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Women's History Month: Talking with Dvora Hart

March 27, 2024

Celebrating Women’s History Month with research analyst Dvora Hart—her science journey, what she loves about her job, what advice she has for the next generation of women scientists, and more!

Headshot of Dvora Hart.

Dvora Hart is an operations research analyst and lead assessment scientist for Atlantic sea scallops and Atlantic spiny dogfish for our science center’s Population Dynamics Branch. She has a background in mathematics and has worked on topics ranging from mathematics and statistics, to stream and lake ecology, to medical research and fisheries. Her home base is at our laboratory in Woods Hole, Massachusetts.

Can you tell us a little about yourself—where you grew up, how you got interested in science, where you went to college?

I grew up in a suburb of Cleveland, Ohio. From a young age, I had a fascination with the natural world and mathematics. My work in fisheries and mathematical biology is a way of combining these interests. I earned my bachelor’s degree in Mathematics at the University of Chicago. I then went to graduate school at California Institute of Technology to earn my doctoral degree. My graduate research involved relating the properties of dynamical systems to those of associated “observables” of these systems. Before coming to the science center in 1999, I taught at liberal arts colleges and did research at Oak Ridge National Laboratory and Tel Aviv University.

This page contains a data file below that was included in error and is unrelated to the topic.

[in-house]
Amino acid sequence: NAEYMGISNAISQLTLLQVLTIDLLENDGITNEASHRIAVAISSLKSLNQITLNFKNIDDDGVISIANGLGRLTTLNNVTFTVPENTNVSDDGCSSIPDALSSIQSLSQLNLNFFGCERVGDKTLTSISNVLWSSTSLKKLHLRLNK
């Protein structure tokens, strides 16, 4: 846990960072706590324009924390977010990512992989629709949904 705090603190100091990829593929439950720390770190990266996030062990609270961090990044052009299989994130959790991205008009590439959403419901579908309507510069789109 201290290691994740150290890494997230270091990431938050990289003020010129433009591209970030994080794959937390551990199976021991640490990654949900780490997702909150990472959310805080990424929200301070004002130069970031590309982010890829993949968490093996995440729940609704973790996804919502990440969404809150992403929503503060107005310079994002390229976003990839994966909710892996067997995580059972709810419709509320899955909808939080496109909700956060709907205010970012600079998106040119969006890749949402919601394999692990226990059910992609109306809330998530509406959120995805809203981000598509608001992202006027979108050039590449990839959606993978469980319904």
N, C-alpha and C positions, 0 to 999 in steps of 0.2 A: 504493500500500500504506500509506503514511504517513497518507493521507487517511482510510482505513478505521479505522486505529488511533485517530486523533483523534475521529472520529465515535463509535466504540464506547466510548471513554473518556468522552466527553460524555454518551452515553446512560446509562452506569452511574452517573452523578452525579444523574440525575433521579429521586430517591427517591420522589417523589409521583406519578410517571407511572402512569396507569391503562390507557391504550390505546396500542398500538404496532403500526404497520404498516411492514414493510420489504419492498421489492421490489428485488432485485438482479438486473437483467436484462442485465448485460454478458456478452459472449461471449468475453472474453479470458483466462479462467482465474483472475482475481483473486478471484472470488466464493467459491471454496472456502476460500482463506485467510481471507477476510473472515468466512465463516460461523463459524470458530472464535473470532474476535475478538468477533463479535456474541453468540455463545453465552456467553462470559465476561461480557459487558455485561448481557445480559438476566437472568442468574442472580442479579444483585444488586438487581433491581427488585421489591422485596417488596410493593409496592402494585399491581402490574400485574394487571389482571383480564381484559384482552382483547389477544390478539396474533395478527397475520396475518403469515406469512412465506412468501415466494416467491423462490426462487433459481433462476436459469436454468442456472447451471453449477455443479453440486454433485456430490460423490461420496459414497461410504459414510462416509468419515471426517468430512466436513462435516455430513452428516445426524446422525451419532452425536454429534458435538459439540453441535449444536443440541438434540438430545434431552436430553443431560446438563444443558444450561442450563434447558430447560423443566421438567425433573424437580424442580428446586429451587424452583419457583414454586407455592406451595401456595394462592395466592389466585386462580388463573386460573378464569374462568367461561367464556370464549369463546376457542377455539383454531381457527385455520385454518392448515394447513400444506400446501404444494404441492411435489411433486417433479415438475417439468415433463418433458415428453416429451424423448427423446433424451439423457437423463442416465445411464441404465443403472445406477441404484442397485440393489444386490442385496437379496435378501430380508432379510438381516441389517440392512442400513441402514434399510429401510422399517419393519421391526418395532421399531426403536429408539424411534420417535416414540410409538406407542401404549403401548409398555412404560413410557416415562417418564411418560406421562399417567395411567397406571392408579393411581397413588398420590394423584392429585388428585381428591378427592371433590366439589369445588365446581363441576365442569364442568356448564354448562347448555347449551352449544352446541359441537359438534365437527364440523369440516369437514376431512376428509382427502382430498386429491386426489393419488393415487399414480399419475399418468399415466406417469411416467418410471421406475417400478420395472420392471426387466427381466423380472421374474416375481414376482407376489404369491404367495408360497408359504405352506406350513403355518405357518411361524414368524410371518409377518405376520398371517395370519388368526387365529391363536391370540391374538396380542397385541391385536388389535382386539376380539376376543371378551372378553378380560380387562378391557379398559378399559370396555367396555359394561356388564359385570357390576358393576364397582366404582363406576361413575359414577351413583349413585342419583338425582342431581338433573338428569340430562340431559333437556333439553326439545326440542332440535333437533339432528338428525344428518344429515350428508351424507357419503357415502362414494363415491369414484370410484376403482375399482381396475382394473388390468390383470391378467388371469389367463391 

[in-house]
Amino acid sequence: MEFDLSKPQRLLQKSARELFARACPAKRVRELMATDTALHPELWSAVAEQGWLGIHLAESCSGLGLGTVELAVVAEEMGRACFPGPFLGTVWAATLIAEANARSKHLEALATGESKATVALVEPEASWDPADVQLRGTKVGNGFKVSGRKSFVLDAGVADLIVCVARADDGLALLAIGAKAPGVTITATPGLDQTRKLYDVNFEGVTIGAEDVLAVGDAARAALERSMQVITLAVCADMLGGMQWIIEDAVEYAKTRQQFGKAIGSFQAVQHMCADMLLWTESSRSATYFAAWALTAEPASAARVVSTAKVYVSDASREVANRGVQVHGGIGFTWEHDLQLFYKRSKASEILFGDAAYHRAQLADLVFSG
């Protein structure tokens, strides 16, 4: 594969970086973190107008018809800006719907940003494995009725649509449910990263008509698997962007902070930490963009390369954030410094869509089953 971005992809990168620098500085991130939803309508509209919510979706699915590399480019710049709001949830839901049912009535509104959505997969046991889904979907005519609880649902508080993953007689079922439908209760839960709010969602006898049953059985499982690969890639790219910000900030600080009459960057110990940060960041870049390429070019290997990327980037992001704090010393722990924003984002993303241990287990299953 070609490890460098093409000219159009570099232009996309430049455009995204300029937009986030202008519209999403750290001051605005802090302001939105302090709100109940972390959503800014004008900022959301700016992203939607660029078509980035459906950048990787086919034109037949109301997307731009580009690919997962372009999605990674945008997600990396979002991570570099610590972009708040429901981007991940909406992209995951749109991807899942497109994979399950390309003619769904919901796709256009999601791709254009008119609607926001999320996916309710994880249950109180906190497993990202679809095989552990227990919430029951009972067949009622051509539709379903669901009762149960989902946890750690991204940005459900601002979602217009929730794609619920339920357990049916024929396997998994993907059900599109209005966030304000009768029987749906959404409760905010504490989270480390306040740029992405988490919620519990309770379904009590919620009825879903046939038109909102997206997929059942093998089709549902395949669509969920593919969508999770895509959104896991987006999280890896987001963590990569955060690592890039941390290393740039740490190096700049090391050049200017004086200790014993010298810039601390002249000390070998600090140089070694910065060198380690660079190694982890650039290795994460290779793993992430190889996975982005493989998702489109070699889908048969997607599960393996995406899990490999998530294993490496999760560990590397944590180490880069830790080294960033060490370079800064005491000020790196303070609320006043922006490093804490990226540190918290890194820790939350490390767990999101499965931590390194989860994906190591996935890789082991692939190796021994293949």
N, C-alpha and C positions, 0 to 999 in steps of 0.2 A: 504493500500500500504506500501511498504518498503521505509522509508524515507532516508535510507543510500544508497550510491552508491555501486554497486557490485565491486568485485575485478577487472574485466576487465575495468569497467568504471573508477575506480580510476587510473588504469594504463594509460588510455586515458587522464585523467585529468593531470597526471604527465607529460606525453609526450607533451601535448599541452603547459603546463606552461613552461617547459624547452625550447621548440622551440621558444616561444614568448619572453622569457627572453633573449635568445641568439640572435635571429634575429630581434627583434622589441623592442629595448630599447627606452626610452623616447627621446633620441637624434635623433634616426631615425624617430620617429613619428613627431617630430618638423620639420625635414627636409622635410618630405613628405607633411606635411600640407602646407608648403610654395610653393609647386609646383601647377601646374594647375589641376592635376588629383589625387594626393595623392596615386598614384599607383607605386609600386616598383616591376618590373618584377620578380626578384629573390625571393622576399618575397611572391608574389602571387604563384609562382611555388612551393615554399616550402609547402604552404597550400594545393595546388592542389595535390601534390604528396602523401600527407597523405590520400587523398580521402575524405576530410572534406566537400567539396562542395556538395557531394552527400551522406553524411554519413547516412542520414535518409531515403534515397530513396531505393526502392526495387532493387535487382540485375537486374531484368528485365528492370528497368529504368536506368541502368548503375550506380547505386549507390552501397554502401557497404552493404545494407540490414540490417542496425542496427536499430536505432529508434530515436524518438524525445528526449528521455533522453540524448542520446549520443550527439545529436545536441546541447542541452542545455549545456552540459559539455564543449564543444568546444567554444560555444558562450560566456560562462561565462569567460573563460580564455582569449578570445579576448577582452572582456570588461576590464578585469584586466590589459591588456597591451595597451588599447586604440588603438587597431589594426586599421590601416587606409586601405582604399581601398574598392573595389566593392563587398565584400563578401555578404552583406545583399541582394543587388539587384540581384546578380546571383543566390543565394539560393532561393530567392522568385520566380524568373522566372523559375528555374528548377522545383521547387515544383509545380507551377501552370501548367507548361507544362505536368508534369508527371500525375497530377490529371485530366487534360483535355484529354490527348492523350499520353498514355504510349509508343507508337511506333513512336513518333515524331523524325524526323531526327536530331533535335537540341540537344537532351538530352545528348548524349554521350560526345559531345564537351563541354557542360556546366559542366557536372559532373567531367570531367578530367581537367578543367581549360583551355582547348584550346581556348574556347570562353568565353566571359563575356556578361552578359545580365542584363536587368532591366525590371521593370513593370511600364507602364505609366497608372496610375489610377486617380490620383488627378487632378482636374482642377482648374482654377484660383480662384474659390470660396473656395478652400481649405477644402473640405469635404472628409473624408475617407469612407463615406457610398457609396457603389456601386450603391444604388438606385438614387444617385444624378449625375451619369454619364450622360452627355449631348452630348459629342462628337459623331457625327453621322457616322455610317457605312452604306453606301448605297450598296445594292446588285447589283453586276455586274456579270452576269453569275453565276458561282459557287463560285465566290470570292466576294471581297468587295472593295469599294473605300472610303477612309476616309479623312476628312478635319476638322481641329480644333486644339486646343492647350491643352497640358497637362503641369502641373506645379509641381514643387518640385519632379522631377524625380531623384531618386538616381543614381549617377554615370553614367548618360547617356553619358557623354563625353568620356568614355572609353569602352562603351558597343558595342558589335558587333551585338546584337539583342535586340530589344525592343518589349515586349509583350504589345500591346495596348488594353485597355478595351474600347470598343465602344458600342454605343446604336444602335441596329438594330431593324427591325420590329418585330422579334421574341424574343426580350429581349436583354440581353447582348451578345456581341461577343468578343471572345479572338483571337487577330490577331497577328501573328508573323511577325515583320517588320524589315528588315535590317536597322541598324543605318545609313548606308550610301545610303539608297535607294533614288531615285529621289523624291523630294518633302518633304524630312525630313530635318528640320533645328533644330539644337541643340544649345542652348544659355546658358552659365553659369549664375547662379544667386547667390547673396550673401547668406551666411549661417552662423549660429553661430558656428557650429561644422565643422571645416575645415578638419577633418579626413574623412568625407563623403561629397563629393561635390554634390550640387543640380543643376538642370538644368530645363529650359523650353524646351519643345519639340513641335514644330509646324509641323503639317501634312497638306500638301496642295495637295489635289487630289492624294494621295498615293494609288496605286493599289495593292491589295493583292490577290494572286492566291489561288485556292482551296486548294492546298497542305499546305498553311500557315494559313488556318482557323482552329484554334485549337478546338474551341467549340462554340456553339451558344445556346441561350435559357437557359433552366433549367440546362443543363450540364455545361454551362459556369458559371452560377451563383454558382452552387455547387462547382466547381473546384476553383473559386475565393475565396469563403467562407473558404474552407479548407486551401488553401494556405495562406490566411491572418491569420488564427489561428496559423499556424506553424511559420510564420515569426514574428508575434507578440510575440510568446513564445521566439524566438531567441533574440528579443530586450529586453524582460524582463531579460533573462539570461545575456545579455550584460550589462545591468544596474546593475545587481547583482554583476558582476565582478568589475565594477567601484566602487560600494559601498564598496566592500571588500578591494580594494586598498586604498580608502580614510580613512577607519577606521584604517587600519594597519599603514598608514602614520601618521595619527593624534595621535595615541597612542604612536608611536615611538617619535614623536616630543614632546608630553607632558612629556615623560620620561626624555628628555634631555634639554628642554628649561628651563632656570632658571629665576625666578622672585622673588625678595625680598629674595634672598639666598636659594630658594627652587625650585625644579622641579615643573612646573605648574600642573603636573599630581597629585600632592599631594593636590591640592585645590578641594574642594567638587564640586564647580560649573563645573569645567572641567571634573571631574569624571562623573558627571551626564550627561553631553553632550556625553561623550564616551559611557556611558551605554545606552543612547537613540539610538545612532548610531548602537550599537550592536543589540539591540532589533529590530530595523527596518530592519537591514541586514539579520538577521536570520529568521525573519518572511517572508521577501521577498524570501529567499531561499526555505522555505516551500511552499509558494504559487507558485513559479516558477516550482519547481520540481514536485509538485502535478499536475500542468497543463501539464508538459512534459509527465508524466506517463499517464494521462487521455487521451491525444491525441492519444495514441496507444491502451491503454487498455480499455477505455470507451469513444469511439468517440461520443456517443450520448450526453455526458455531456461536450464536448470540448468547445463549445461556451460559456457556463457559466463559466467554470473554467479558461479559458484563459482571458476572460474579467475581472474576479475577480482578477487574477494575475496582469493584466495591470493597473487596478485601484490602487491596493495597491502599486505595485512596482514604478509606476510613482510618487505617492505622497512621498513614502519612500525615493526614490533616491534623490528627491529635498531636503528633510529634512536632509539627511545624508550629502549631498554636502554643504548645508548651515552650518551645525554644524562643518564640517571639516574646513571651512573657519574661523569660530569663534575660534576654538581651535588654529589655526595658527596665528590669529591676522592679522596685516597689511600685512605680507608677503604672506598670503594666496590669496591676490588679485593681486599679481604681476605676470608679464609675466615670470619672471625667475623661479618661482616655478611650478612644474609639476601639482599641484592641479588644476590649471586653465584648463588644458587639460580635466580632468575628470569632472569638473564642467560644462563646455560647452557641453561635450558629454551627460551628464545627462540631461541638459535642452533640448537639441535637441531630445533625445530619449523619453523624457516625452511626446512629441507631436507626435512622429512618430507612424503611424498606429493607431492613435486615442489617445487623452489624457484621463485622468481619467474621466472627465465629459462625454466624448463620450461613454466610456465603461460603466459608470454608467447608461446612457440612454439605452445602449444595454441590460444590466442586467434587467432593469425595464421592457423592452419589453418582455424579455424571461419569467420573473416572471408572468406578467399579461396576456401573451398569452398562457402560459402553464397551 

Three women scientists stand on the back deck of a research vessel doing science.
In 1999, Dvora Hart participated in her first federal Atlantic sea scallop survey for the Northeast Fisheries Science Center. Credit: NOAA Fisheries

What do you love most about your job or your career?

I like the variety of work that I do. I participate in collecting data from our Atlantic sea scallop survey, analyzing and modeling sea scallops based on survey and fisheries data. I also work with fisheries managers and fishermen to help manage our region’s scallop fishery. My work helps with scallop conservation and ensures its economic value and benefits to fishing communities. In addition, I do academic research on sea scallops, ecology, and the spatial management of fisheries.

What advice do you have for the next generation of women scientists about a career in fisheries and/or marine science?

Science is increasingly collaborative. Develop a network of colleagues, mentors, etc. Always be ready to learn new things, including outside your primary area of expertise. Make sure to stand up for yourself if you are not being treated professionally.

Last updated by Northeast Fisheries Science Center on June 07, 2024